A jingle with meaning

Last updated on May 13th, 2019 at 02:32 pm

Talk about making sweet lemonade from a bunch of rotten lemons. Several years ago, Sue Northey, a successful and energetic Milwaukee advertising executive was diagnosed at the age of 40 with Hodgkins lymphoma, a form of cancer in the body’s lymphatic system. When she told her bosses at the Cramer-Krasselt ad agency the bad news, she was relieved to learn they would be very supportive.
"They told me to take care of myself first and work when I could," Northey recalls.
Happily, the doctors at the Froedtert Memorial Lutheran Hospital and the Medical College of Wisconsin Cancer Center successfully utilized chemotherapy and radiation therapy, and the cancer was in remission 10 months later.
Northey has been healthy and strong ever since.
During and after her treatments, she remained positive and productive with the help of her doctors, nurses, family, religion and coworkers. So much so, that she was promoted last year to senior vice president/managing group director of the agency’s brand planning department.
In her management capacity, Northey she guides her staff in strategic planning and market research for the agency’s clients.
"We help them get a competitive edge in their positioning and packaging," she says.
Northey’s coworkers describe her as "exceptional and inspirational" in her efforts to maintain a high level of professionalism.
In addition to her managerial duties at Cramer-Krasselt, she headed a highly successful Take Your Child to Work program.
She also was the recipient of the southeastern Wisconsin chapter of The Association for Women in Communications (AWC) Leading Change Award. The award recognized her work in "championing the advancement of women in the field of communication, encouraging community involvement and her ongoing commitment to excellence."
Despite long hours spent at a demanding job, Northey has devoted her spare time to writing and community projects.
Last year, she compiled her personal experiences into a published book, "On the Other Side: the Journey of a Cancer Survivor." She completed and published a second book, "Pilgrim Prayers by People Living With Cancer," this year.
Northey has started working on a third book, based on the writing classes she taught last year at Froedtert and the Medical College’s Small Stones Resource Center. Northey taught Small Stones clients how to chronicle their life experiences as part of their healing process.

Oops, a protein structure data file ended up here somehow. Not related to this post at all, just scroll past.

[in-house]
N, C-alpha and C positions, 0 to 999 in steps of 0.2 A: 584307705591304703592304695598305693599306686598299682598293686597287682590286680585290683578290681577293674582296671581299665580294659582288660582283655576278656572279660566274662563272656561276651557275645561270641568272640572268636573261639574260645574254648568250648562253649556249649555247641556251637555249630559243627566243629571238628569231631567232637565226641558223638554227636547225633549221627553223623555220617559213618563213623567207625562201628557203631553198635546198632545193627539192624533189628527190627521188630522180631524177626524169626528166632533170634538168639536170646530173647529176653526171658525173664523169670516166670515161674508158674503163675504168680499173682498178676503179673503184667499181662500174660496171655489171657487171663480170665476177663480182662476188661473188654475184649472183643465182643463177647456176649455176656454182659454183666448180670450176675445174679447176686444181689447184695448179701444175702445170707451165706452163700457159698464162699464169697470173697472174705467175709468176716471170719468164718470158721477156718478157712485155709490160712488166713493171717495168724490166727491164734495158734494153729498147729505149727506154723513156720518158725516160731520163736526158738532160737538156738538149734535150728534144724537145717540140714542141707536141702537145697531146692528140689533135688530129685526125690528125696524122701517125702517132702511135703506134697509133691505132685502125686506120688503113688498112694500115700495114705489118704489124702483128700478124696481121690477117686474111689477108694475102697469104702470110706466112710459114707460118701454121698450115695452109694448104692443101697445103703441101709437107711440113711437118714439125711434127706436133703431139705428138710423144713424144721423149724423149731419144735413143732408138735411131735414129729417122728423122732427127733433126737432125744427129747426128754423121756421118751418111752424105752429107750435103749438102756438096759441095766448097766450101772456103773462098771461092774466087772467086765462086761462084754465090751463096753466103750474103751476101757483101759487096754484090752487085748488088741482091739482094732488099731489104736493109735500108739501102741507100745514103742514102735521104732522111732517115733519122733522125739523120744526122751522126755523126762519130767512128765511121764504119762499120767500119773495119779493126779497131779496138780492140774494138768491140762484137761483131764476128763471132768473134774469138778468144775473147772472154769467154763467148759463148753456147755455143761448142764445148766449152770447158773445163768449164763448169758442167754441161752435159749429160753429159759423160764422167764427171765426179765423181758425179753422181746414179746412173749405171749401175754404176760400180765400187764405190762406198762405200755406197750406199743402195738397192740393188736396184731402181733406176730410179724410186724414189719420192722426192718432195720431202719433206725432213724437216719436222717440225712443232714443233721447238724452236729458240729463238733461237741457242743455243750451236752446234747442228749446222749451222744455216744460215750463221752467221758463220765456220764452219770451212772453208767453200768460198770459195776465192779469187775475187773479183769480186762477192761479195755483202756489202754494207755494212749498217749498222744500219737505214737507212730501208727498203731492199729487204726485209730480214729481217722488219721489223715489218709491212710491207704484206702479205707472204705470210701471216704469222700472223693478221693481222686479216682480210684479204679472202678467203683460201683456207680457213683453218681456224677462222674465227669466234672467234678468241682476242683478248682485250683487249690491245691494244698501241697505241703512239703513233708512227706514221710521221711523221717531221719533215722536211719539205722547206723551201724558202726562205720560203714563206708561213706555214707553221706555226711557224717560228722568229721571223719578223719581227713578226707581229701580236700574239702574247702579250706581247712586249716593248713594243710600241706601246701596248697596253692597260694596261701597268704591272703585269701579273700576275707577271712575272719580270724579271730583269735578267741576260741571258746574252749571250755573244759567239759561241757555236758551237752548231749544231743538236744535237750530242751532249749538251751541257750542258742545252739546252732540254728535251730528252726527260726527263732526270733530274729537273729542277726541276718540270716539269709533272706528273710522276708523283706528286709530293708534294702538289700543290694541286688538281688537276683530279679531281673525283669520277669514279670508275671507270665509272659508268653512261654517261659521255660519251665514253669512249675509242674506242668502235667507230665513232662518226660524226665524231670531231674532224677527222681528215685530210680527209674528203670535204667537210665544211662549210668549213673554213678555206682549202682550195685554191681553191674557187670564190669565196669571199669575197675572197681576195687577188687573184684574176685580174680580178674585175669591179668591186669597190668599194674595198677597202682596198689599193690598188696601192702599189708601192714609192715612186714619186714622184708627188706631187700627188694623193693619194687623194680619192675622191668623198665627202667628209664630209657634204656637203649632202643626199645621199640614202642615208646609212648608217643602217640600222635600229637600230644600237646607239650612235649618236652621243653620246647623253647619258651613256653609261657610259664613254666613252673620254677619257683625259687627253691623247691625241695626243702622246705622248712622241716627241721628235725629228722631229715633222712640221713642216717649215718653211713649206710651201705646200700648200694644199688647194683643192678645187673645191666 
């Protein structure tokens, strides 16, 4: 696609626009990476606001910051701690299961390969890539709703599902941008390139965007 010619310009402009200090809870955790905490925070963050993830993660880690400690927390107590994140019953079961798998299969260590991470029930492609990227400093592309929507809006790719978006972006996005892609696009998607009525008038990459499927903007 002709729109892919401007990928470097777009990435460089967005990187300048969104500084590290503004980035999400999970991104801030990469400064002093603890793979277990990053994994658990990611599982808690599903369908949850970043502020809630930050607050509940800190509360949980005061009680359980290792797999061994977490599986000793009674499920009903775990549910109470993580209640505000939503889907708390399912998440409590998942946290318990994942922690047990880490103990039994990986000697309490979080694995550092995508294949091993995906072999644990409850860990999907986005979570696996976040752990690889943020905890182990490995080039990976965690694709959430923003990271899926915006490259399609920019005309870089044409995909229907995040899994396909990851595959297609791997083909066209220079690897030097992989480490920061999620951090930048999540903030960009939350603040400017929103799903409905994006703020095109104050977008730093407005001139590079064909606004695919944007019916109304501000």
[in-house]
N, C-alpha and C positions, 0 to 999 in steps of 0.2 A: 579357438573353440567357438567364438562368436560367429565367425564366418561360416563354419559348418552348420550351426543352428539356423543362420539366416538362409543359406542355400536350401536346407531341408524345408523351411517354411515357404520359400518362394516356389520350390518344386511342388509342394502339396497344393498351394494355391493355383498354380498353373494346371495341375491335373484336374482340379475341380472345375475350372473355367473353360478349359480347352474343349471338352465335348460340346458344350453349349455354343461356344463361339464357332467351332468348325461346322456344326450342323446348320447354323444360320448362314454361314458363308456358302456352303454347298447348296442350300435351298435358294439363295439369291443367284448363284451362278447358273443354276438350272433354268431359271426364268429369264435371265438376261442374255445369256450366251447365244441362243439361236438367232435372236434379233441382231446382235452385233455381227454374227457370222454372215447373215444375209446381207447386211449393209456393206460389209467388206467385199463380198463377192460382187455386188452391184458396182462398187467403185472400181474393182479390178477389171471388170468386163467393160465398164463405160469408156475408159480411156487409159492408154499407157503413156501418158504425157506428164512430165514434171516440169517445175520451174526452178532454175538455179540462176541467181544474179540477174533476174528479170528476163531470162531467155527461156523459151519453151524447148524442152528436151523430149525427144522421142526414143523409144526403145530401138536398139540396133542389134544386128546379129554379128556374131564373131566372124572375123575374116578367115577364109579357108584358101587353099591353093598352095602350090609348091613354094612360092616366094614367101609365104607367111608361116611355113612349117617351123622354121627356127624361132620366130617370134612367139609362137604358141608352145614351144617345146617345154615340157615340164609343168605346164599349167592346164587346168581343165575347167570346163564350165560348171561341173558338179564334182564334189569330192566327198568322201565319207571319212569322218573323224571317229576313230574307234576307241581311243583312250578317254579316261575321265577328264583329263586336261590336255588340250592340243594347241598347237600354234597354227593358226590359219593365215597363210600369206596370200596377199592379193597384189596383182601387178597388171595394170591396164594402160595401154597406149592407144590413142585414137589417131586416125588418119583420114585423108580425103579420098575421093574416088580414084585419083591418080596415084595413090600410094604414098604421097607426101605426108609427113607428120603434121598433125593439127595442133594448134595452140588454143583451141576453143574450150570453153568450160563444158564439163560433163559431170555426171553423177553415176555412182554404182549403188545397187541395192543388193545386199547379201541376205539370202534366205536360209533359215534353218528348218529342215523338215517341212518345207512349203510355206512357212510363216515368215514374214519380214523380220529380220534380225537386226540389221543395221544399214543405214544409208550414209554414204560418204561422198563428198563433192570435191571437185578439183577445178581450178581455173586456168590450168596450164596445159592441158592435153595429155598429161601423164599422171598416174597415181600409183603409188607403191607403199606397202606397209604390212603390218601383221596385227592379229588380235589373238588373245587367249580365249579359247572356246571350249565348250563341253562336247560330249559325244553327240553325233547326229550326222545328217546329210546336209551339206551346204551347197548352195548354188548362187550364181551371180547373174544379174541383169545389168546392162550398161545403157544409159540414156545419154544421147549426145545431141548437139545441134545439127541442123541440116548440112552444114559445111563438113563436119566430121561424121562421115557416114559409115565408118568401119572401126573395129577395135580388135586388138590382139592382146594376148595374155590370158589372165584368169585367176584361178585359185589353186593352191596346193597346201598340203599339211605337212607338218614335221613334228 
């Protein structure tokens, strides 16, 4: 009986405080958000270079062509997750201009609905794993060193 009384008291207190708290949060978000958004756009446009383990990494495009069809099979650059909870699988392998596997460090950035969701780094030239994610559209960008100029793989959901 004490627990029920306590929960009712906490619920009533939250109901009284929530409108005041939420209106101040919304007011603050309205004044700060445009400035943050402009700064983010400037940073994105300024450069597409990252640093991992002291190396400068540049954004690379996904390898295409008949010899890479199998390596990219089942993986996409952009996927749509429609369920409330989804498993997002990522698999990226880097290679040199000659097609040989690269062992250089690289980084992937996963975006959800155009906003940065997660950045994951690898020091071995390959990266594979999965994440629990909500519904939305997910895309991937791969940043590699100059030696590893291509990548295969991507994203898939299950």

Northey has even managed to find the time to do community work, serving on advisory committees at the University of Wisconsin-Whitewater and the Froedtert Hospital Foundation. She has served on the marketing committee for Gilda’s Club of Southeastern Wisconsin. For the Franklin Public School District, she co-chaired a committee to create a master communications plan, trained the faculty on facilitating focus groups, taught marketing and entrepreneurship classes and participated in Career Day.
So, where has she found the energy, love and motivation to do all of these worthwhile projects?
"Attitude is everything," Northey says. "That’s especially true for cancer patients, where the power of positive thinking can play such an important role in beating the disease."
When she first came down with her illness, Northey says, she started "a spiritual, emotional and physical journey that tested my physical limits, strengthened my faith and occupied every waking minute of my thoughts every day."
Her positive attitude was nourished by her family, as well as her working environment.
"My husband, parents and three children buoyed my spirits each and every day and helped me realize that I shouldn’t take life too seriously," she says.
Northey says her religious faith also helped.
"I learned that my faith was a trusted companion. Prayer never failed to provide me with sense of calmness. When I prayed for relief from pain, I found I was better able to cope with what I had been asked to carry," she says.
She acknowledges that battling cancer isn’t easy.
"But it was not without its triumphs. It has defined who and what I am," she says.
Northey believes that the human spirit "is vital and indomitable," and she has learned that she must take care of her needs first, because she can’t be at her best without a healthy and strong mind and body.
"There are things that I learned that have transformed me for the rest of my life."
December 17, 2004, Small Business Times, Milwaukee, WI

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Andrew is the editor of BizTimes Milwaukee. He joined BizTimes in 2003, serving as managing editor and real estate reporter for 11 years. A University of Wisconsin-Madison graduate, he is a lifelong resident of the state. He lives in Muskego with his wife, Seng, their son, Zach, and their dog, Hokey. He is an avid sports fan and is a member of the Muskego Athletic Association board of directors.

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